Feeds

Qualcomm import ban lifted

But not for er, Qualcomm

Combat fraud and increase customer satisfaction

The US Court of Appeals has ruled that the International Trade Commission can't actually ban third parties from importing kit containing Qualcomm chips, even if they breach a Broadcom patent.

In June last year the ITC issued a ban which prevented third parties from importing devices containing specific Qualcomm chips, on the basis that those chips infringe a Broadcom patent. But the companies importing the chips were not named in the action brought by Broadcom - and therefore, the Court of Appeals has decided, they can't be prevented from shipping them into the US.

However, Qualcomm's attempts to manoeuvre its chips from under the patent's cover failed, so it won't be able to ship any of its own chips into the country.

Qualcomm reckons it's redesigned its products to work around the Broadcom patent anyway, so the lifting of the ban won't have a big impact on day-to-day operations - it only represents another round in the ongoing struggle between the two companies.

The ruling (pdf) also gives a fascinating look at the English language, and how much money can depend on a single word or phrase. The Court of Appeal decided that the ITC had overstepped the mark on the basis of a clause that states under what conditions a third party can be banned from importing goods, and another that claims no clause shall be deemed superfluous - thus a ruling against Qualcomm can't be applied to third parties, as that would render the specific clause redundant. (Still with us?)

Given that the whole patent cases depends on the definition of the word "different", in the context "[A] second wireless communication different from the first", it's hardly surprising that the rulings are becoming increasingly semantic-dependent.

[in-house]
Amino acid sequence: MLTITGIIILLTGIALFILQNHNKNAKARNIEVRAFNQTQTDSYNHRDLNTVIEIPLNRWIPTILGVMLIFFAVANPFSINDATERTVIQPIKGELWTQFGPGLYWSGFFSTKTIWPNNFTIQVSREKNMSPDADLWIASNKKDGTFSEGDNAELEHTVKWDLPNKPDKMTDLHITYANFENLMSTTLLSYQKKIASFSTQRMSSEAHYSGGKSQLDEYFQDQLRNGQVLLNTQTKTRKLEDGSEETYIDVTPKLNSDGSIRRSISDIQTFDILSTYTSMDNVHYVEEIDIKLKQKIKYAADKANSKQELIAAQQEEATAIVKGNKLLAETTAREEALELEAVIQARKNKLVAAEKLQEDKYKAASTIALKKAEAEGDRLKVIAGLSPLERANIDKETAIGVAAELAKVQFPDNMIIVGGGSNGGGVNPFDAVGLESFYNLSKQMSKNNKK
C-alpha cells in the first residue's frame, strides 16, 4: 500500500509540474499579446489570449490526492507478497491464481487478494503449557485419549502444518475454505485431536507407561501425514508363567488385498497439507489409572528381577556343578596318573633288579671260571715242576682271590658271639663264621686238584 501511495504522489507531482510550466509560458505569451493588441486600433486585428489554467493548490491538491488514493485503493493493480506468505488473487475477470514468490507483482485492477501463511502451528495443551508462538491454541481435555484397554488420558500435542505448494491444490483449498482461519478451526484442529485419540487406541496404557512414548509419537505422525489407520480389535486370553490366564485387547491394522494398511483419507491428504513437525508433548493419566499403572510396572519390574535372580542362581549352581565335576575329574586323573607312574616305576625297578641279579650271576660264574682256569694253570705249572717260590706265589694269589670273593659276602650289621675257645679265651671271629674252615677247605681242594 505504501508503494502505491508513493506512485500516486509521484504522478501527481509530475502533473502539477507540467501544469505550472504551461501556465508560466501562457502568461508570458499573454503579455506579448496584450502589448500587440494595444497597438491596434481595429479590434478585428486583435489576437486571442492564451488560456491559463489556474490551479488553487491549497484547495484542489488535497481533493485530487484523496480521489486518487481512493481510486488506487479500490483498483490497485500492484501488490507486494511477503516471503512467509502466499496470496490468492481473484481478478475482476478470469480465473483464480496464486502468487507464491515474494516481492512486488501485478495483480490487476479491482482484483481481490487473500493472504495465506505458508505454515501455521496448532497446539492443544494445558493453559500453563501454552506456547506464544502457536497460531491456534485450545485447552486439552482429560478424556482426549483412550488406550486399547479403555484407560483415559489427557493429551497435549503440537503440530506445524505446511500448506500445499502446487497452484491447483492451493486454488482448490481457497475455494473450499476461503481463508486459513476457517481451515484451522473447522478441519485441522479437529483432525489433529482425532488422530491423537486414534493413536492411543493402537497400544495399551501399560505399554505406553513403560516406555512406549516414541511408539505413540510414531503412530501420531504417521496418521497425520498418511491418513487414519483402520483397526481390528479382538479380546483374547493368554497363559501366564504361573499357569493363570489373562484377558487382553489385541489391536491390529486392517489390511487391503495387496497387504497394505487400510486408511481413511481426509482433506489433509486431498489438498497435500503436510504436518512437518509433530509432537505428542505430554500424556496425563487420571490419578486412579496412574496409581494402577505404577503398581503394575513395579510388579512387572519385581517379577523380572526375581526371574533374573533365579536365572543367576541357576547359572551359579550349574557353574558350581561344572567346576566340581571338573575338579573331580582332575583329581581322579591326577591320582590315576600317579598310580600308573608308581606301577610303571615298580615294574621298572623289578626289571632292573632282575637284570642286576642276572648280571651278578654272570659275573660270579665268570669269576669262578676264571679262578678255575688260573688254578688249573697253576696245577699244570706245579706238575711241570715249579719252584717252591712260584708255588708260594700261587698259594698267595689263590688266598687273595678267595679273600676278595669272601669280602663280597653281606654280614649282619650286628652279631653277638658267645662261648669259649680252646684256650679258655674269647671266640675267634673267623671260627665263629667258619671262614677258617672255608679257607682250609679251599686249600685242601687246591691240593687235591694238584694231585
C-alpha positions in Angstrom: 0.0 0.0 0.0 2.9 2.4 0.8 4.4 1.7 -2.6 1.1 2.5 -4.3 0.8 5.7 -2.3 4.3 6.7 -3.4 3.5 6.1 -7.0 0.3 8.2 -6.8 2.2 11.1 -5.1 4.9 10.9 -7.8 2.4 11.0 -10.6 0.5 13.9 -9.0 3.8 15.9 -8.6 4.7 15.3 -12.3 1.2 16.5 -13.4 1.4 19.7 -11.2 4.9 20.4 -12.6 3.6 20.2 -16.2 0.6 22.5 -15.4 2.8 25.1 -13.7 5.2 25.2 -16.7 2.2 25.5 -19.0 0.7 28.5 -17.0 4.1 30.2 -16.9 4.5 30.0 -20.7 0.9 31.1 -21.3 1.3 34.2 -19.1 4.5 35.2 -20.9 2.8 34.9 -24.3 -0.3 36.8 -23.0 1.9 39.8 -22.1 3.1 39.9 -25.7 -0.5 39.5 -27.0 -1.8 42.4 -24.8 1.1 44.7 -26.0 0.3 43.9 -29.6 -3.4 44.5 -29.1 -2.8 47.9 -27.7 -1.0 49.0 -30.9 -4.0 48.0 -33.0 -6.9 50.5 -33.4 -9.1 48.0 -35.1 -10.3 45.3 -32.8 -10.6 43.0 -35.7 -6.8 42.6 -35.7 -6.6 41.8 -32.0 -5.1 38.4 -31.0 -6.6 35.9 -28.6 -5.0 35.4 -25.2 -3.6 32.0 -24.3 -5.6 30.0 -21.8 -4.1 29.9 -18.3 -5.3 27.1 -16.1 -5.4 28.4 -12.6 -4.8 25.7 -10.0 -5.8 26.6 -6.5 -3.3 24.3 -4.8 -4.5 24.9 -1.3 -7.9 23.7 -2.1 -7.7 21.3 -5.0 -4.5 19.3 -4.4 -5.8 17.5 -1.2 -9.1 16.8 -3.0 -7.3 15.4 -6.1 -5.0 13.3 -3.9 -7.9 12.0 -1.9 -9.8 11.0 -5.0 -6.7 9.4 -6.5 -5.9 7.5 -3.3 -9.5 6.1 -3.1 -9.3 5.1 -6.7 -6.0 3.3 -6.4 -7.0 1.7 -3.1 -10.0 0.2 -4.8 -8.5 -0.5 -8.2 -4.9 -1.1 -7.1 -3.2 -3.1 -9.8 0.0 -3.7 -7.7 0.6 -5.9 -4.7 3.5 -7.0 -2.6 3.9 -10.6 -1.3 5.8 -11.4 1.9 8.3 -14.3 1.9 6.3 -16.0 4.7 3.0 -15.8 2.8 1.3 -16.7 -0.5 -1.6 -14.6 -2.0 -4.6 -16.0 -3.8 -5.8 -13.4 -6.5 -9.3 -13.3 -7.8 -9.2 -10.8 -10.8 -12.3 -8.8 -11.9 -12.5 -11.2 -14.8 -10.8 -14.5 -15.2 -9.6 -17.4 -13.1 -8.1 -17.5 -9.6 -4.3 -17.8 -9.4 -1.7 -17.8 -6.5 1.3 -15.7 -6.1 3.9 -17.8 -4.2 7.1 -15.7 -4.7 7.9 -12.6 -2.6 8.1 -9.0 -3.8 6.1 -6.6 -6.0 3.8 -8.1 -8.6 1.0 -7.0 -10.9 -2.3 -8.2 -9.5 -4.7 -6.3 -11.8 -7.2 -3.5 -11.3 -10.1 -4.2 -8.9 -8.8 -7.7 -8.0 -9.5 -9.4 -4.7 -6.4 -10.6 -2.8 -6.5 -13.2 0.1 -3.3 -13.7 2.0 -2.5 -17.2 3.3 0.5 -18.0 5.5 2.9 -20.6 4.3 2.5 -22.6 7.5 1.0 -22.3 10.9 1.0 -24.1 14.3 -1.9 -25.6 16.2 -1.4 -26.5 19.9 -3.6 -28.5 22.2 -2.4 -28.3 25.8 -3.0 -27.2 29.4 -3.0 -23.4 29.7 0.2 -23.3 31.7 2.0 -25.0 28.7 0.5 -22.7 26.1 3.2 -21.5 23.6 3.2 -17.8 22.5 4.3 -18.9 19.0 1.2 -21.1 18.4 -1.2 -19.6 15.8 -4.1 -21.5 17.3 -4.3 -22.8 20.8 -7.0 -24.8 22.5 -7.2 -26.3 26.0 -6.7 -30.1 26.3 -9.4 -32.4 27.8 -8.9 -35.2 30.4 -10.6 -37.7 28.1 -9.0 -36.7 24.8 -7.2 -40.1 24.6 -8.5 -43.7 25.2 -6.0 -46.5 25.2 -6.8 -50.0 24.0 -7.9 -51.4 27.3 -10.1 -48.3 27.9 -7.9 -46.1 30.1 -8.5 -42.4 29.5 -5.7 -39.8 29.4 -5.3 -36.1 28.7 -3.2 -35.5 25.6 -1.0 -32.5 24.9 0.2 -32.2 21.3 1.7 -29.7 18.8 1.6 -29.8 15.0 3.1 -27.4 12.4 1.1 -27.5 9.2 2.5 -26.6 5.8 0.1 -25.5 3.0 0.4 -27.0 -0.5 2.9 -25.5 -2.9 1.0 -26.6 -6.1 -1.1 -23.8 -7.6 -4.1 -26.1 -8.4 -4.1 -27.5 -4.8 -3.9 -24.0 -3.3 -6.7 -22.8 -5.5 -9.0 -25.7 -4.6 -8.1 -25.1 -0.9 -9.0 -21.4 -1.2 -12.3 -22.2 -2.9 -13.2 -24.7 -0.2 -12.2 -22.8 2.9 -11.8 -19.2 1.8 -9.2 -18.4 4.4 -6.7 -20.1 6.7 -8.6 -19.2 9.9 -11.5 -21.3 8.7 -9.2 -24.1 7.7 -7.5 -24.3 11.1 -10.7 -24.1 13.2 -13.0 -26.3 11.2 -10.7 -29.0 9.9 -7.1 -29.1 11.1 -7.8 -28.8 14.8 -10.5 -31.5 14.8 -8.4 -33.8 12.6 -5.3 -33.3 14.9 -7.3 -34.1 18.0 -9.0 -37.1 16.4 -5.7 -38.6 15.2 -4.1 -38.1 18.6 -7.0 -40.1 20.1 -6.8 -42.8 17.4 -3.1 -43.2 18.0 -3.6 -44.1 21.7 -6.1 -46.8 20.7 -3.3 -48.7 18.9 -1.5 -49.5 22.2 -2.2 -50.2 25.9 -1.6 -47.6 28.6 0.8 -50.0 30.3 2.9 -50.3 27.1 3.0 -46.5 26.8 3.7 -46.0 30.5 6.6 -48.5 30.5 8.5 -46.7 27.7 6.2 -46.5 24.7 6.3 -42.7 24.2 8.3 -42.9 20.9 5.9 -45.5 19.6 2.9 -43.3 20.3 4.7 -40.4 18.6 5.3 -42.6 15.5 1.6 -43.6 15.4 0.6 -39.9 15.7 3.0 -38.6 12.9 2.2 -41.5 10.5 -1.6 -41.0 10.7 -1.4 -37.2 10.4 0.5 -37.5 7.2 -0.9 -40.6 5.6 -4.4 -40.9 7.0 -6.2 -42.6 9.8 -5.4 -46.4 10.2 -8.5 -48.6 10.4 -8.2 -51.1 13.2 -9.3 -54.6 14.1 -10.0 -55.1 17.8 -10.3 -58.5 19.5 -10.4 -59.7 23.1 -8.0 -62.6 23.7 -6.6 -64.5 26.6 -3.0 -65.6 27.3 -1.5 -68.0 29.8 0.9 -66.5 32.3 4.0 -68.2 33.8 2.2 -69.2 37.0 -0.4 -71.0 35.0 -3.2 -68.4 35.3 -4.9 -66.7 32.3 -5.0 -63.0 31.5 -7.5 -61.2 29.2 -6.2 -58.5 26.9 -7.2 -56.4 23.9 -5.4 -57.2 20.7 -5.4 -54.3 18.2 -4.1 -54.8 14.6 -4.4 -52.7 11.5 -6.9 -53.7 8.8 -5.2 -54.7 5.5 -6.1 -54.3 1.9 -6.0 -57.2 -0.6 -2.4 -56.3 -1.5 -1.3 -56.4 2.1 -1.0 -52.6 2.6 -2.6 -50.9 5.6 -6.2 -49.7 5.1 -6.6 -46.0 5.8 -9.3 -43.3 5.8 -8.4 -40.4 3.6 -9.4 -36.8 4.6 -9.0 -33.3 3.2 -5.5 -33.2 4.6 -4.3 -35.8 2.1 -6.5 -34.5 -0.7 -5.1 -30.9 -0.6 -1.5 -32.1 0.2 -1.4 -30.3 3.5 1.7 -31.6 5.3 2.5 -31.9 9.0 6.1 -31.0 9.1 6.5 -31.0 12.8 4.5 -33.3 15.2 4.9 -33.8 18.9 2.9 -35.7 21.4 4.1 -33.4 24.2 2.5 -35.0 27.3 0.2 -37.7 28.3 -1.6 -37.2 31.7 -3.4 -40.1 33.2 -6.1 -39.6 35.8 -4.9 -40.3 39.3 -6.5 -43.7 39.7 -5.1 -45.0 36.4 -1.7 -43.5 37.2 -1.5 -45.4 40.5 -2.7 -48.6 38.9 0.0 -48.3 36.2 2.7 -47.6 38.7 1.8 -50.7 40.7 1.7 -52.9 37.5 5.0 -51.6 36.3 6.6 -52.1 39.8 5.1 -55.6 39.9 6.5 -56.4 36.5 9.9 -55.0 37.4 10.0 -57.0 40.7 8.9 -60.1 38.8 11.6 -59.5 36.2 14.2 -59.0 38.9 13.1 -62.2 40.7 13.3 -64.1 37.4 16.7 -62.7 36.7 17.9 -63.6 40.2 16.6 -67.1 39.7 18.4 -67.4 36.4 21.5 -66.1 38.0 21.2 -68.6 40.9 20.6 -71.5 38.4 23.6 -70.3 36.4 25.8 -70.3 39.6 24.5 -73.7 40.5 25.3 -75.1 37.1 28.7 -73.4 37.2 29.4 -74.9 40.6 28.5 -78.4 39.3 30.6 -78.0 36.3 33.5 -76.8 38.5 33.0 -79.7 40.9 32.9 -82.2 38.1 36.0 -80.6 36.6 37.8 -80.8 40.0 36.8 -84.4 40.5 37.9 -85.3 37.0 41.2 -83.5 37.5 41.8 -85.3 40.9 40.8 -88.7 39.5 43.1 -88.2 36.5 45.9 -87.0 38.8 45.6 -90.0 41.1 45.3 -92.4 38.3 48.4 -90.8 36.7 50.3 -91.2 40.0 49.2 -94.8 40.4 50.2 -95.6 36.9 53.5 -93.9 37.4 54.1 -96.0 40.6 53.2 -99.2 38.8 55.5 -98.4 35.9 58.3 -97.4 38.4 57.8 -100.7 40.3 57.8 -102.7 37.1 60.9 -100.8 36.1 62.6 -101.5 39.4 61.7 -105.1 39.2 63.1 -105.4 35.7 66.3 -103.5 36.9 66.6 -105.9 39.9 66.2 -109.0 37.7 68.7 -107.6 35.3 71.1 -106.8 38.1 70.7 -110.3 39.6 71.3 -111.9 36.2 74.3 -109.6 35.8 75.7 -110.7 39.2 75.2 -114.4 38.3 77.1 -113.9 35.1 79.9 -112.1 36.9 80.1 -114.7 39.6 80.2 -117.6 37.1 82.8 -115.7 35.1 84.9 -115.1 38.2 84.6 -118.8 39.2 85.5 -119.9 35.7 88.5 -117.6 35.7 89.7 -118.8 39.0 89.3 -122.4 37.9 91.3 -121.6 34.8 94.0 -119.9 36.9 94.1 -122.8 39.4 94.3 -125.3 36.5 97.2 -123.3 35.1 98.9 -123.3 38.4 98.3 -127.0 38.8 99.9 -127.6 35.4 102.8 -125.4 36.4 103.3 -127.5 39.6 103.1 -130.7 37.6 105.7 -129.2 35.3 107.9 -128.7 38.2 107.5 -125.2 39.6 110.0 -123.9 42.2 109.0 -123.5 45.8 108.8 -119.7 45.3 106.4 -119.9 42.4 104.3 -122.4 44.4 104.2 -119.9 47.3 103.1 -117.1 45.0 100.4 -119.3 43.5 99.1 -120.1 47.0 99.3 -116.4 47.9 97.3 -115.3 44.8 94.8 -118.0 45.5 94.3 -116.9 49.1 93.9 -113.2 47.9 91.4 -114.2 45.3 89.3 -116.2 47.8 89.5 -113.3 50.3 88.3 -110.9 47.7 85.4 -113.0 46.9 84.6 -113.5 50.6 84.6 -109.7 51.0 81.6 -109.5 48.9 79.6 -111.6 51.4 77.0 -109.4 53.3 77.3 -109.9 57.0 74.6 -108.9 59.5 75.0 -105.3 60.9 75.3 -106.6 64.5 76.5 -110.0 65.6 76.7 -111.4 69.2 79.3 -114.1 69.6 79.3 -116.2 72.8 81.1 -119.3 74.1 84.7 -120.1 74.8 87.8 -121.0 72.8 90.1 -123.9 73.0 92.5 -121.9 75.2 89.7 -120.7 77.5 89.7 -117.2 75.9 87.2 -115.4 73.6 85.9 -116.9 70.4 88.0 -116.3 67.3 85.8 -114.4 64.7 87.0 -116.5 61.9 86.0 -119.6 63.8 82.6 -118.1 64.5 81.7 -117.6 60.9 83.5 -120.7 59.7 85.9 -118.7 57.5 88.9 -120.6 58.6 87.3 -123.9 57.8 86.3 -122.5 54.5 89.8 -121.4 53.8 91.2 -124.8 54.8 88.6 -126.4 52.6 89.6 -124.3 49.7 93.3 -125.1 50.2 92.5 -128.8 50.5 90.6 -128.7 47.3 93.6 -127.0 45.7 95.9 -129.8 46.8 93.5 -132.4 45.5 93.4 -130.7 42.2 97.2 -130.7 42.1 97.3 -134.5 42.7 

Qualcomm's assertion that the GSM specification is a "single document", for the purposes of prior-art, was undermined by each specification making up the standard having its own page numbering and cover picture. The ruling also found that while Qualcomm might have been guilty of encouraging others to break the patent, by providing documentation and technical support, this did not constitute "evidence of culpable conduct, directed to encouraging another’s infringement".

Basically this is one more round in a battle between the two companies, of more interest to English students than anyone using a mobile phone, but each battle surely brings the end of the war a little closer. ®

Top three mobile application threats

More from The Register

next story
Virgin Media so, so SORRY for turning spam fire-hose on its punters
Hundreds of emails flood inboxes thanks to gaffe
A black box for your SUITCASE: Now your lost luggage can phone home – quite literally
Breakfast in London, lunch in NYC, and your clothes in Peru
AT&T dangles gigabit broadband plans over 100 US cities
So soon after a mulled Google Fiber expansion, fancy that
AT&T threatens to pull out of FCC wireless auctions over purchase limits
Company wants ability to buy more spectrum space in auction
EE & Vodafone will let you BONK on the TUBE – with Boris' blessing
Transport for London: You can pay, but don't touch
Turnbull gave NBN Co NO RULES to plan blackspot upgrades
NBN Co faces huge future Telstra bills and reduces fibre footprint
NBN Co plans fibre-to-the-basement blitz to beat cherry-pickers
Heading off at the pass operation given same priority as blackspot fixing
NBN Co in 'broadband kit we tested worked' STUNNER
Announcement of VDSL trial is not proof of concept for fibre-to-the-node
prev story

Whitepapers

Mobile application security study
Download this report to see the alarming realities regarding the sheer number of applications vulnerable to attack, as well as the most common and easily addressable vulnerability errors.
3 Big data security analytics techniques
Applying these Big Data security analytics techniques can help you make your business safer by detecting attacks early, before significant damage is done.
The benefits of software based PBX
Why you should break free from your proprietary PBX and how to leverage your existing server hardware.
Securing web applications made simple and scalable
In this whitepaper learn how automated security testing can provide a simple and scalable way to protect your web applications.
Combat fraud and increase customer satisfaction
Based on their experience using HP ArcSight Enterprise Security Manager for IT security operations, Finansbank moved to HP ArcSight ESM for fraud management.